The conventional military is made up of tanks, fighter planes, missiles and battleships and aircraft carriers, all of which are extremely expensive and vulnerable to these new weapons. Read more of this post
March 11, 2016
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“Distinguishing science from technology”
March 7, 2016
I worked very closely with several national research institutes in Daedeok Valley back in 2008-10, and I participated in many heated conversations with the researchers working there about the future of Korea’s science and technology. At the time the researchers lamented the fact that Korea had lost the Ministry of Science and Technology that they associated with Korea’s rapid industrialization and long-term support of research.
But I must admit that I had a very different idea concerning this issue which I did not dare tell anyone. I felt that rather than reestablishing the Ministry of Science and Technology, Korea rather should split the “science” and “technology” apart and create a Ministry of Education and Science and a Ministry of Industry and Technology. Read more of this post
February 9, 2016
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February 7, 2016
The Asia Institute
Interview with Kang Sung-mo (Steve Kang) President of KAIST)
“The 4th Industrial Revolution and its implications for Korea”
A discussion of robotics and their potential for Korea and for the world following Steve Kang’s visit to the World Economic Forum in Davos where the them was the 4th Industrial Revolution and what we need to do to prepare.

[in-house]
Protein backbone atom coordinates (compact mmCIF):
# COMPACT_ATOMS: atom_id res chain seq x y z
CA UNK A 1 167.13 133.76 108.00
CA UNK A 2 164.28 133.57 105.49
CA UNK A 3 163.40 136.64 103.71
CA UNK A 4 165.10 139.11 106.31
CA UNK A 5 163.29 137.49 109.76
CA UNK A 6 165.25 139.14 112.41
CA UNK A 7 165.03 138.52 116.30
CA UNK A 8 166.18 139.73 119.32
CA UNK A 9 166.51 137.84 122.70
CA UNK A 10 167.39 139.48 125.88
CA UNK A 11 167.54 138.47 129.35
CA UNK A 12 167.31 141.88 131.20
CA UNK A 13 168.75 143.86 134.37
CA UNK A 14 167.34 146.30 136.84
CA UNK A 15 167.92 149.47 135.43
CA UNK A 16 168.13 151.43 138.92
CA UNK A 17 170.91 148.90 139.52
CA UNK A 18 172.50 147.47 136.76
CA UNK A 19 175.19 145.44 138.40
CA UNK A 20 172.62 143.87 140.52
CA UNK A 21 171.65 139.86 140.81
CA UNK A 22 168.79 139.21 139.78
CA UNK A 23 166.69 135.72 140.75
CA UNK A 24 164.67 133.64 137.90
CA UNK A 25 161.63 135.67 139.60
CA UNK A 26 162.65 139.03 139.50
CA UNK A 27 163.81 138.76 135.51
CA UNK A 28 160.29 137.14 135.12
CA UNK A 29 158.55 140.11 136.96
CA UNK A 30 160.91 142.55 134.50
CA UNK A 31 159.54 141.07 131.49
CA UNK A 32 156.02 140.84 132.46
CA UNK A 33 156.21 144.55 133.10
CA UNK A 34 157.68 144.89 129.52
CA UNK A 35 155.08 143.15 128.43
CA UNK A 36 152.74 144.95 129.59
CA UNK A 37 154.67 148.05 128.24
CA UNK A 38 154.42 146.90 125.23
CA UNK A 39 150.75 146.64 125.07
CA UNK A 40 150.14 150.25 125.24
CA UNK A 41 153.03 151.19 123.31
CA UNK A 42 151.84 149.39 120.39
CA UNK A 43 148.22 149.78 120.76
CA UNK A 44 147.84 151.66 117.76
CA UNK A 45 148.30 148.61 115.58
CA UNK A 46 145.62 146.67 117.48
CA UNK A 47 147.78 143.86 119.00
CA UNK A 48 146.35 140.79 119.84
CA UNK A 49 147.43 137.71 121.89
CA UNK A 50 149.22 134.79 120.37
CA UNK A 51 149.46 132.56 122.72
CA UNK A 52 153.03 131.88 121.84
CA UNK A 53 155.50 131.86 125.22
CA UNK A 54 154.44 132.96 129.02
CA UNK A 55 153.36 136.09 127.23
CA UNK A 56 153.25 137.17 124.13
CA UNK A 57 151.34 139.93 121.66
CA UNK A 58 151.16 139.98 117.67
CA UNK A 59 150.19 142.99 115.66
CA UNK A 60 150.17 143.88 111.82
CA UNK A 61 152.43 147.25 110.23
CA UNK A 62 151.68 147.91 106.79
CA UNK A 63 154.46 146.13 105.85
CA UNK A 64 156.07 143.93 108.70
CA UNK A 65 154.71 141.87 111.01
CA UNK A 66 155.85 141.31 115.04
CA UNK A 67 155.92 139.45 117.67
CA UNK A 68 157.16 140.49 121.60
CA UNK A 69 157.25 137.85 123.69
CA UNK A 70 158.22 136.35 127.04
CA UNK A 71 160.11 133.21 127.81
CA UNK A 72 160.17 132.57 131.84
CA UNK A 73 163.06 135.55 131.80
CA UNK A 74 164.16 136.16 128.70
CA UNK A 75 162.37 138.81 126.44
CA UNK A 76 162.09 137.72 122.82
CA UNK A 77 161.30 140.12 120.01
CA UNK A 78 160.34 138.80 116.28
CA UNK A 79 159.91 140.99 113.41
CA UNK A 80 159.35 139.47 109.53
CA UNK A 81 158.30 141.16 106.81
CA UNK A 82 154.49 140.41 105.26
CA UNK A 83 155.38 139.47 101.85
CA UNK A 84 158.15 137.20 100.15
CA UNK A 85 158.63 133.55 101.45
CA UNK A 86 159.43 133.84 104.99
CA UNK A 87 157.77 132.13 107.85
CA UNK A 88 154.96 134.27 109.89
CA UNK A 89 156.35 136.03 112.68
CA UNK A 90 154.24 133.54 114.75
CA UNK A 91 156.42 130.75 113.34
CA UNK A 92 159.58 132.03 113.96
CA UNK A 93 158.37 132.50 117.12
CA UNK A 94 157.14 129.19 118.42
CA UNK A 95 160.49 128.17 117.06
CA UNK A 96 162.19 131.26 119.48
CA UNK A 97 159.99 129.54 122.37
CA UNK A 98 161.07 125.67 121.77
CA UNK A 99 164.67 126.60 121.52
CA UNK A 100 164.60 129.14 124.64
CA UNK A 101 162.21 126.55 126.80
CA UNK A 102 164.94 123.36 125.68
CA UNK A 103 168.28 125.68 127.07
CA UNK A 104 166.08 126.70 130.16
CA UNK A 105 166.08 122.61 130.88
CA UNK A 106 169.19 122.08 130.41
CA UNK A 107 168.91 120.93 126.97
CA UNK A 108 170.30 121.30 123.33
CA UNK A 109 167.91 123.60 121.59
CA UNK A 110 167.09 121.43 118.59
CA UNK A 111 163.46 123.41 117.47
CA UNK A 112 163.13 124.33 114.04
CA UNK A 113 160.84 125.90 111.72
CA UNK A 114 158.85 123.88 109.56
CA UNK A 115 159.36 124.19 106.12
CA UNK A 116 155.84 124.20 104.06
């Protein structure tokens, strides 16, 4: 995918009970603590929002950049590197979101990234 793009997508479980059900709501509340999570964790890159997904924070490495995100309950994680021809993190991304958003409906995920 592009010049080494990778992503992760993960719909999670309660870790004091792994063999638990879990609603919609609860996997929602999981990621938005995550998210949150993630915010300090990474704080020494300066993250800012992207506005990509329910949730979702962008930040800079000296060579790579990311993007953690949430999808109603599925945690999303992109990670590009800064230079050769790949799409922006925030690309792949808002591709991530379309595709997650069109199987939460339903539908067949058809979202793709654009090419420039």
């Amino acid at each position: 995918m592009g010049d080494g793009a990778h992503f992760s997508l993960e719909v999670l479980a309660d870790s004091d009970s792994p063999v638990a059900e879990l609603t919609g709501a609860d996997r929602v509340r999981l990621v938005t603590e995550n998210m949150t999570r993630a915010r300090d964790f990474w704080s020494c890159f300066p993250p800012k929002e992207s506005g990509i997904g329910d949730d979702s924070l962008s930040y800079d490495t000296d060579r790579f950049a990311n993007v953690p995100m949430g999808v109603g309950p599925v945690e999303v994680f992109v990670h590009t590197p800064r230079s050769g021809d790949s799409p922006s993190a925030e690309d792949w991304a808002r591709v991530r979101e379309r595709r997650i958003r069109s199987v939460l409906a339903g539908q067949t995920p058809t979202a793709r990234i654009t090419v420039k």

January 16, 2016
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“Why Wikipedia Is in Trouble”
This Time Magazine article “Why Wikipedia Is in Trouble”
(January 14, 2016) suggests that Wikipedia is in trouble because of some obscure cultural inflexibility. Although the problems with Wikipedia, despite its considerable popularity, are quite serious, the article intentionally misdiagnoses the problem so as to distract the reader from the real issues.
The failure of the article is perfect representation of the profound corruption of popular media in the United States. One of the most powerful myths even today is that media is simply dying because of the internet. If the information in the was sufficiently relevant and accurate, people would pay for it on-line. The problem is rather that media is increasingly written to protect special interests, rather than to deliver media. Media content is more often a mixture of propaganda with a bit of truth to make an almost convincing argument that will impact perceptions while avoiding a rational argument.
Let us look at what the article states:
“The problem, most researchers and Wikipedia stewards seem to agree, is that the core community of Wikipedians are too hostile to newcomers, scaring them off with intractable guidelines and a general defensiveness. One detailed study from 2012 found that new editors often find that their first contributions to the site are quickly rejected by more experienced users, which directly correlates with a drop in the likelihood that they will continue to contribute to the site.”